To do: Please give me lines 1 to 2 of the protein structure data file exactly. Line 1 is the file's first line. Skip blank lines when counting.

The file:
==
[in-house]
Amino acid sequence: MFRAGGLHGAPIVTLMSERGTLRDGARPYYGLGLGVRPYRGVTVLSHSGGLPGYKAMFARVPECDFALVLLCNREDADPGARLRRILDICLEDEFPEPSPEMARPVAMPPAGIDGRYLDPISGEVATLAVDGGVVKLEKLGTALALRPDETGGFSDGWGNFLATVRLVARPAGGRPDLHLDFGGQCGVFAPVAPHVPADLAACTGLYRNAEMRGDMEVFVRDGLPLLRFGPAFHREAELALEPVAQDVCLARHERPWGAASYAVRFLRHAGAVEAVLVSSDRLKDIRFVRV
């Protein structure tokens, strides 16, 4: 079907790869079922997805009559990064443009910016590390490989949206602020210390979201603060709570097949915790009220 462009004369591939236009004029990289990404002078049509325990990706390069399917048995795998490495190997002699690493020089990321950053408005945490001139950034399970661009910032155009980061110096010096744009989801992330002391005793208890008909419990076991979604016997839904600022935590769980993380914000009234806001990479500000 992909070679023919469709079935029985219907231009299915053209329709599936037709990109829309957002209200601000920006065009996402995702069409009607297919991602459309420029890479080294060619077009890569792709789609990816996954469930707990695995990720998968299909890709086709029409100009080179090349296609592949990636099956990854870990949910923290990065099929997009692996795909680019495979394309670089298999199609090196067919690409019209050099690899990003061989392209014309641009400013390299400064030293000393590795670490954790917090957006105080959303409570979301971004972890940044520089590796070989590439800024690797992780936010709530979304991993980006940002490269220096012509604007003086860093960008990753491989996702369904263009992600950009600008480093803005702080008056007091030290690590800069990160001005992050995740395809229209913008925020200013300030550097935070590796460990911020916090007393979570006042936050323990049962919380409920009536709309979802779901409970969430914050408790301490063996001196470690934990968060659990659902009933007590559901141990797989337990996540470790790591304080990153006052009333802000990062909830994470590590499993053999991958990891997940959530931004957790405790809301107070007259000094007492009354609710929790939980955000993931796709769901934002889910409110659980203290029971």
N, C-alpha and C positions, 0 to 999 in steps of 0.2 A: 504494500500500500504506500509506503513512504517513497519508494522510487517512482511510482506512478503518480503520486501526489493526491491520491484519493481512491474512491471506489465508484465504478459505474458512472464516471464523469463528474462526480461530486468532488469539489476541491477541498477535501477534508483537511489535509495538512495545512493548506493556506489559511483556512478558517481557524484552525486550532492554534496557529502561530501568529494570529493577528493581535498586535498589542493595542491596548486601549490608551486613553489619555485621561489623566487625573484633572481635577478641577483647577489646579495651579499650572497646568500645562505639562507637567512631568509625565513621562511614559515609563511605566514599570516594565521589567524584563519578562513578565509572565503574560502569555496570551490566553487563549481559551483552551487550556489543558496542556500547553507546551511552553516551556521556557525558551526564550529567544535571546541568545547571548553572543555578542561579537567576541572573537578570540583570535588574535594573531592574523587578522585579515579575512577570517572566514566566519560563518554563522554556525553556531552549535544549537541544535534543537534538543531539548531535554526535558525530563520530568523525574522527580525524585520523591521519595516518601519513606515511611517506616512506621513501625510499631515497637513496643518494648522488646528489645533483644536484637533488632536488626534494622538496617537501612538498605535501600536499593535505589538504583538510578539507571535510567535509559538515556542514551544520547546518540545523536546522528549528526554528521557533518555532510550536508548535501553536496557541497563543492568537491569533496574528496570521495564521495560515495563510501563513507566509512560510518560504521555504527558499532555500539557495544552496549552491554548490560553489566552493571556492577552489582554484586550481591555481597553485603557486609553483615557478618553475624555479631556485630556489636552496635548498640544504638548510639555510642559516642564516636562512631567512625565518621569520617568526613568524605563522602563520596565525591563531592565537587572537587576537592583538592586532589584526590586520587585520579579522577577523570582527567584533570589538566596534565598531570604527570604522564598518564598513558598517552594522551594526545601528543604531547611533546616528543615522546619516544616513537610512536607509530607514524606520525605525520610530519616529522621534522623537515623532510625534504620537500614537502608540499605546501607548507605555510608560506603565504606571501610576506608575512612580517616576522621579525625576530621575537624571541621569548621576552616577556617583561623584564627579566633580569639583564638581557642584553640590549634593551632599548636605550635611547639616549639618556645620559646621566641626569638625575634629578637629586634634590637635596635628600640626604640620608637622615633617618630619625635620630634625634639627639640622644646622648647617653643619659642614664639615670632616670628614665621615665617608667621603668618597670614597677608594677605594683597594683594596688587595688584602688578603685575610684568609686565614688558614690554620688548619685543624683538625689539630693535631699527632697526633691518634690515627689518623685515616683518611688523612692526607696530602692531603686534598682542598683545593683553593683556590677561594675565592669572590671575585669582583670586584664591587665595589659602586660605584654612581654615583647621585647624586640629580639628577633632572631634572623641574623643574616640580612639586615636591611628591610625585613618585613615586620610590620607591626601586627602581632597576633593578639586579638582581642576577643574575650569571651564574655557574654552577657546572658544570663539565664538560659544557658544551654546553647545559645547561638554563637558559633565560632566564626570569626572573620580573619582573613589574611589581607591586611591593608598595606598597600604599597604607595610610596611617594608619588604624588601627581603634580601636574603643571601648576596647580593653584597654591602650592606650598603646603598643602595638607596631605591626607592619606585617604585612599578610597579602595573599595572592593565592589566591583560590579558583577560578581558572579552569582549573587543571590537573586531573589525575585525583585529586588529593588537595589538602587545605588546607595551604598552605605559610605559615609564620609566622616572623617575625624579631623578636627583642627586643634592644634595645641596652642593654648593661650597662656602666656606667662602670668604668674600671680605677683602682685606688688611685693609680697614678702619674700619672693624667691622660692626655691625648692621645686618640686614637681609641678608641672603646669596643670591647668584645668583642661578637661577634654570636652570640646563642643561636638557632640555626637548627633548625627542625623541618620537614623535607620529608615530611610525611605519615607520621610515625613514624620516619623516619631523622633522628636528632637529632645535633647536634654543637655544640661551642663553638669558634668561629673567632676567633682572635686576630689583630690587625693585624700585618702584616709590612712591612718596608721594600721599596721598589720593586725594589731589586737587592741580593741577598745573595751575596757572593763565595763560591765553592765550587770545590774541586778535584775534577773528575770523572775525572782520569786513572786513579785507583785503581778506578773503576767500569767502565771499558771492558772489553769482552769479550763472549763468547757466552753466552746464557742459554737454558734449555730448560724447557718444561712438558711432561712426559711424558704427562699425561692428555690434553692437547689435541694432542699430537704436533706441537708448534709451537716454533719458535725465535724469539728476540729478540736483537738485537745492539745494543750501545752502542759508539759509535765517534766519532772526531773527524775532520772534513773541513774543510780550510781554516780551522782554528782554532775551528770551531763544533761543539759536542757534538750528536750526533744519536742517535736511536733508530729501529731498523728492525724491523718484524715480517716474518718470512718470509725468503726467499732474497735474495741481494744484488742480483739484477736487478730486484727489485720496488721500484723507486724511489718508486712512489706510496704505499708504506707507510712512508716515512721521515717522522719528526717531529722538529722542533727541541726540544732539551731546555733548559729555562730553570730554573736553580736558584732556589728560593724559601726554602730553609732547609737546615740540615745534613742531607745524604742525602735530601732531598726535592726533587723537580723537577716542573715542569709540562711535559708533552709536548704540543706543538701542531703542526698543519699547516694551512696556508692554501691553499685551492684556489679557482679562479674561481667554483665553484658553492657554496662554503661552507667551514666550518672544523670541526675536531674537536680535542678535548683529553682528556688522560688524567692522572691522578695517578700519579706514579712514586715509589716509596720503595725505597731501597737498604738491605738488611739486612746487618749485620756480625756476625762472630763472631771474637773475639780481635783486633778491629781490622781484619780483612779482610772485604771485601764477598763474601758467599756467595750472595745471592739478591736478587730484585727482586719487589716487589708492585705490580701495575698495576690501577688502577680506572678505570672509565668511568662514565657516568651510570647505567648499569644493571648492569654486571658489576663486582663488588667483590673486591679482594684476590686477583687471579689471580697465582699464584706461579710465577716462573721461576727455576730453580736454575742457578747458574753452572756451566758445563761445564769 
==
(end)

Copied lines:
[in-house]
Amino acid sequence: MFRAGGLHGAPIVTLMSERGTLRDGARPYYGLGLGVRPYRGVTVLSHSGGLPGYKAMFARVPECDFALVLLCNREDADPGARLRRILDICLEDEFPEPSPEMARPVAMPPAGIDGRYLDPISGEVATLAVDGGVVKLEKLGTALALRPDETGGFSDGWGNFLATVRLVARPAGGRPDLHLDFGGQCGVFAPVAPHVPADLAACTGLYRNAEMRGDMEVFVRDGLPLLRFGPAFHREAELALEPVAQDVCLARHERPWGAASYAVRFLRHAGAVEAVLVSSDRLKDIRFVRV